2016 Lexus GS450h review
The Lexus GS450h offers an interesting alternative to performance diesels from BMW and Audi. We see how it fares post facelift...
The Lexus GS has long been a slightly left-field choice in the large executive saloon market. It shuns the benefits of the diesel engine and relies instead on hybrid power to improve fuel economy and emissions (assuming you don’t go for the 5.0-litre V8 and say 'to hell with efficiency').
In the GS450h version that we're testing here that means a 3.5-litre V6 petrol engine mated to an electric motor and a battery pack. The result is CO2 emissions of 145g/km and an official average fuel economy figure of 45.6mpg. But the hybrid system also boosts performance: 0-62mph takes less than six seconds, which isn't bad for such a big car.
Like all GSs, the 450h has just been facelifted so that its looks more closely mirror those of the rest of the models in the Lexus range. The result is certainly imposing, especially when its combined with the sporty F Sport trim, but how does the car compare with the likes of the BMW 535d and Audi A6 3.0 TDI quattro?
What is the 2016 Lexus GS450h like to drive?
When you start the GS450h, the smoothness of its powertrain impresseses. Often the car will start moving without the assistance of the engine, allowing you to glide along until you ask for a bit more power. And when the V6 does fire, it does so in a more refined manner than the diesel engines in rivals.
Helping to keep things smooth is a CVT gearbox that provides totally linear acceleration, although it works best when you drive conservatively; hard acceleration has the rev counter jumping to the redline and staying there. The resulting engine noise might not sound too bad, but it does sound strange if you’re used to cars where the engine note rises and falls as you go through the gears.
Acceleration is near instantaneous whatever your speed, making for effortless overtaking. However, as quick as the GS450h is, it still isn't exactly what we'd call fun. The steering is direct but lacking in feel and the GS never feels overly agile around corners.
Naturally, driving hard also has a negative effect on MPG, with it dropping to the low 30s quite easily. But even on a long motorway run, a diesel-powered alternative would easily achieve better fuel economy than the GS450h. Instead, it's in an urban environment that hybrid power makes most sense, with the stop-start nature of the traffic allowing the car to recharge its batteries and run on electric power for extended periods.
Sadly, the GS450h still doesn’t quite add up. Even on the softest of the car’s suspension settings, the ride can be firm. We wouldn’t mind if the payoff was keen handling, but as that’s not the case, we’d rather have a comfier ride.
What is the 2016 Lexus GS450h like inside?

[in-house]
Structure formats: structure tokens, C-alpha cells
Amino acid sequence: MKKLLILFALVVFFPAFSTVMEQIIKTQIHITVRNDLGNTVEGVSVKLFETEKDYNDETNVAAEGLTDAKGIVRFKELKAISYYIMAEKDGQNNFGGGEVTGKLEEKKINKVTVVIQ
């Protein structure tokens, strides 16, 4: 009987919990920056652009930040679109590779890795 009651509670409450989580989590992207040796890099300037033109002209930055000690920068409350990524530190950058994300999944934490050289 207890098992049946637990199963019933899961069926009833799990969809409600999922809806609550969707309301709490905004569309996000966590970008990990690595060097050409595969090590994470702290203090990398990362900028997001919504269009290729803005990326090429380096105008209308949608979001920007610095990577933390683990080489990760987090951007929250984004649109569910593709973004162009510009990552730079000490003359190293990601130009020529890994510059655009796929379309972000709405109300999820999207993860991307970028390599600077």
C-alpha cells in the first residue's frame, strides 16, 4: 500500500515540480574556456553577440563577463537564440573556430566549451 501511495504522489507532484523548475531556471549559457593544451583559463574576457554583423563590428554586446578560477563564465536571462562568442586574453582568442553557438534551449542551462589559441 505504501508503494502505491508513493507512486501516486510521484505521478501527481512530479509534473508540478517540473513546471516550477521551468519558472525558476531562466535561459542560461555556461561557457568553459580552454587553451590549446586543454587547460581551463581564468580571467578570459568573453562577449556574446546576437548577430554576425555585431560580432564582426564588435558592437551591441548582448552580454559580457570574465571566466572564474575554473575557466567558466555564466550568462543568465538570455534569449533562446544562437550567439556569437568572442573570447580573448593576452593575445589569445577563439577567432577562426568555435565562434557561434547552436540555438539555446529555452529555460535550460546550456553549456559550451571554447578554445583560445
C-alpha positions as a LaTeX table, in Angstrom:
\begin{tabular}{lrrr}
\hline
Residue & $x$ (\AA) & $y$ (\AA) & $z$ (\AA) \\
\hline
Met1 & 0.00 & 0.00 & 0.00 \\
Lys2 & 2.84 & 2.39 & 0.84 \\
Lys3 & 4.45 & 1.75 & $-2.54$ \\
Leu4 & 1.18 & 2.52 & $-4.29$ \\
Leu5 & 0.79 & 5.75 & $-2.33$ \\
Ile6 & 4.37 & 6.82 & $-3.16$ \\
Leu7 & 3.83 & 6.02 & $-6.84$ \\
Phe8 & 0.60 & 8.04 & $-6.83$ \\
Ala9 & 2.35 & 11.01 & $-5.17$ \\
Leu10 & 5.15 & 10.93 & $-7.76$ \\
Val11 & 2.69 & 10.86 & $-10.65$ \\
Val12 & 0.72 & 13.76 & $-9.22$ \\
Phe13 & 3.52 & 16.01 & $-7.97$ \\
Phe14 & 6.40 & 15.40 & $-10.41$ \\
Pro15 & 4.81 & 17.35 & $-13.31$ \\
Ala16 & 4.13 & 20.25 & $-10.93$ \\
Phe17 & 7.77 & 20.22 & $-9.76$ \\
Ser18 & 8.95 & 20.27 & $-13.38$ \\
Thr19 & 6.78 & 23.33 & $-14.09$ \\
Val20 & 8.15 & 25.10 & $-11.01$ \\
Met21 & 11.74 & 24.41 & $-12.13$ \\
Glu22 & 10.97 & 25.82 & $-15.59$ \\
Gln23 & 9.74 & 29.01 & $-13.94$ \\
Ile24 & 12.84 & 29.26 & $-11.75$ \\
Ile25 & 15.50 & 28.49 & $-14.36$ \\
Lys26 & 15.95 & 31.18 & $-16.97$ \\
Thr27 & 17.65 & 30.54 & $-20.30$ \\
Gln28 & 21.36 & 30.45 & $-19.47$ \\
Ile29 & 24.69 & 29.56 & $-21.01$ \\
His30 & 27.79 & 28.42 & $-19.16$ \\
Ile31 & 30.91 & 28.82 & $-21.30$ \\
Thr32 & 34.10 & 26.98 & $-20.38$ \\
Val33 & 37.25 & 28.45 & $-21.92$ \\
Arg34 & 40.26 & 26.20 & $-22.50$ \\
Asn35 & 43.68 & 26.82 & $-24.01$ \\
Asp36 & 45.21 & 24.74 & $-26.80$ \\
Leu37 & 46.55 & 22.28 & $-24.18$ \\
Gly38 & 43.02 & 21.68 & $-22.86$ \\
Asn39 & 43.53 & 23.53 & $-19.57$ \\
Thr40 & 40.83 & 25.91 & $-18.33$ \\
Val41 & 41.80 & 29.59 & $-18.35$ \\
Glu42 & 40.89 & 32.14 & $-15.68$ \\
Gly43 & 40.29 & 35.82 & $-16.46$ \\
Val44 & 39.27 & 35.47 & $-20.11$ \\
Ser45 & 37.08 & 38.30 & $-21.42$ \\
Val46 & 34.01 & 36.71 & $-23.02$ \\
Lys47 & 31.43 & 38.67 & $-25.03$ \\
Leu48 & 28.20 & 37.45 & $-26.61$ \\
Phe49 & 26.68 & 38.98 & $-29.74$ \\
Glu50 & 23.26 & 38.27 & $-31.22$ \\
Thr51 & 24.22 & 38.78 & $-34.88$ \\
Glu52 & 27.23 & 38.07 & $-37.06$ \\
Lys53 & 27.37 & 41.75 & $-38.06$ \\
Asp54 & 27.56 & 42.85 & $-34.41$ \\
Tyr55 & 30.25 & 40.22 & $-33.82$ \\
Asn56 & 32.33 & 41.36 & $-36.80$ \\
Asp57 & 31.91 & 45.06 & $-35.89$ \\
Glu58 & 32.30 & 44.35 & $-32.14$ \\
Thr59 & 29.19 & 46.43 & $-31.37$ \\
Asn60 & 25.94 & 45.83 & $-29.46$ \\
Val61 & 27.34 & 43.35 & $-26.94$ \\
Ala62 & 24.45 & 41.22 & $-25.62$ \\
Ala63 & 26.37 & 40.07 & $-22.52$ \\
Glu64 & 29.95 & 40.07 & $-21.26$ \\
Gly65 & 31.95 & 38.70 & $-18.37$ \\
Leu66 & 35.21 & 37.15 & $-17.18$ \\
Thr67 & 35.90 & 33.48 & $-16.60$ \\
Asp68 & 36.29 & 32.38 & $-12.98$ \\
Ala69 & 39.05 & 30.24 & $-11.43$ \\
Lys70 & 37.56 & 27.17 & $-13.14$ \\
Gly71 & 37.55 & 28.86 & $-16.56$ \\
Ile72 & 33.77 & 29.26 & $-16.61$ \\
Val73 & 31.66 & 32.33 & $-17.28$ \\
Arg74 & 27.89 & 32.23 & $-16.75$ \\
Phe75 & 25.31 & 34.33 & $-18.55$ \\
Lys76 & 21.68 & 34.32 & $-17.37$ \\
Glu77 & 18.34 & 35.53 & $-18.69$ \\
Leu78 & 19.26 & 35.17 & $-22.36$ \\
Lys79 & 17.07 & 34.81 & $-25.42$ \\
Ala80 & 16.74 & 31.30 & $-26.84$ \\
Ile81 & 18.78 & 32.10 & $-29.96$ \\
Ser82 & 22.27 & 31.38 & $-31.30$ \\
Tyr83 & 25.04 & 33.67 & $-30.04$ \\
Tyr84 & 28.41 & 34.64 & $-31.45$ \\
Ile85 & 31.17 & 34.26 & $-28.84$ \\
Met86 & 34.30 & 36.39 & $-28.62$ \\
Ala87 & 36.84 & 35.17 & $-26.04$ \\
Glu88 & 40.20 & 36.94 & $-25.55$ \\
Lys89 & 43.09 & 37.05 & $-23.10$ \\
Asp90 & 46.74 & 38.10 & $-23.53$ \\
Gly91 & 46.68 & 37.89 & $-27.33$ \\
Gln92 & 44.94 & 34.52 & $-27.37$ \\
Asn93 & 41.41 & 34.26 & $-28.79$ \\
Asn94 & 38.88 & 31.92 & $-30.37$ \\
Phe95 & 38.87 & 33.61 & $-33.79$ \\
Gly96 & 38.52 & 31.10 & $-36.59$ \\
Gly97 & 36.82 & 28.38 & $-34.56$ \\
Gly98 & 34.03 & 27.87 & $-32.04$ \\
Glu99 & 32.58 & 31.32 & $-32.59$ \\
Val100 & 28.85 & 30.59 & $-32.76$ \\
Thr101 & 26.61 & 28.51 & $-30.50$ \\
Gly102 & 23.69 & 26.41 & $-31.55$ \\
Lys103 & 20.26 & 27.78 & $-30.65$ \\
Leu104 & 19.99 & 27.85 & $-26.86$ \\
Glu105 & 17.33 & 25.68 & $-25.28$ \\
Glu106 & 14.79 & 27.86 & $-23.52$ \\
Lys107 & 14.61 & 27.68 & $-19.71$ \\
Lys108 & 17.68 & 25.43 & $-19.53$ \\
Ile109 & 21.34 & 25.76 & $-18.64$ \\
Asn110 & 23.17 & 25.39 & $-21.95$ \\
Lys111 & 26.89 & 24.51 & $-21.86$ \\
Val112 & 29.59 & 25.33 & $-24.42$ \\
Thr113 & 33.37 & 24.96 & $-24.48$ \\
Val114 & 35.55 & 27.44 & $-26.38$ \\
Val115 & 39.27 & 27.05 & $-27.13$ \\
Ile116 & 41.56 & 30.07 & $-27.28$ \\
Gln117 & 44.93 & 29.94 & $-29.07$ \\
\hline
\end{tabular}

The interior is certainly very different to those of other prestige saloons. There are plenty of high quality materials to be found, but it can’t match the Audi A6's cohesive style or the simple appeal of the BMW 5 Series.
You can’t argue with the comfortable seats or the adjustability of the driving position, while the clarity of the large, centrally mounted infotainment screen also impresses. Then you try to use the system and that's where the problems really start.
Instead of a touchscreen or rotary controller, you get a joystick. This proves far too sensitive to accurately select the icon you want on the move. Even when sitting still, entering an address into the sat-nav is needlessly frustrating.
Rear seat space is adequate, but certainly not the best the class has to offer. Likewise, the boot is much smaller than rivals due to the location of the big battery pack. There’s no estate option either.
At least the GS450h comes with plenty of kit; electrically adjustable heated leather seats, dual-zone climate control, sat-nav, adaptive cruise control, adaptive dampers and auto lights and wipers are all standard. You won’t have to add many – if any – options.
Should I buy one?
We can appreciate why someone might choose the Lexus GS450h over a diesel for its refined hybrid powertrain. However, while it offers reasonable economy and a good turn of speed, a BMW 535d is faster still and more fun to drive, while an Audi A6 is classier inside.
When you take into account the GS's more cramped rear seats and its fiddly infotainment system, it’s impossible for us to recommend it over the aforementioned rivals.
What Car? says...
Rated 3 out of 5
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Engine size 3.5-litre, petrol, hybrid
Price from £49,995
Power 340bhp (combined)
Torque 260lb ft (engine), 203Ib ft (electric motor)
Top speed 155mph
Fuel economy (official combined) 45.6mpg
CO2/BIK band 145g/km/26%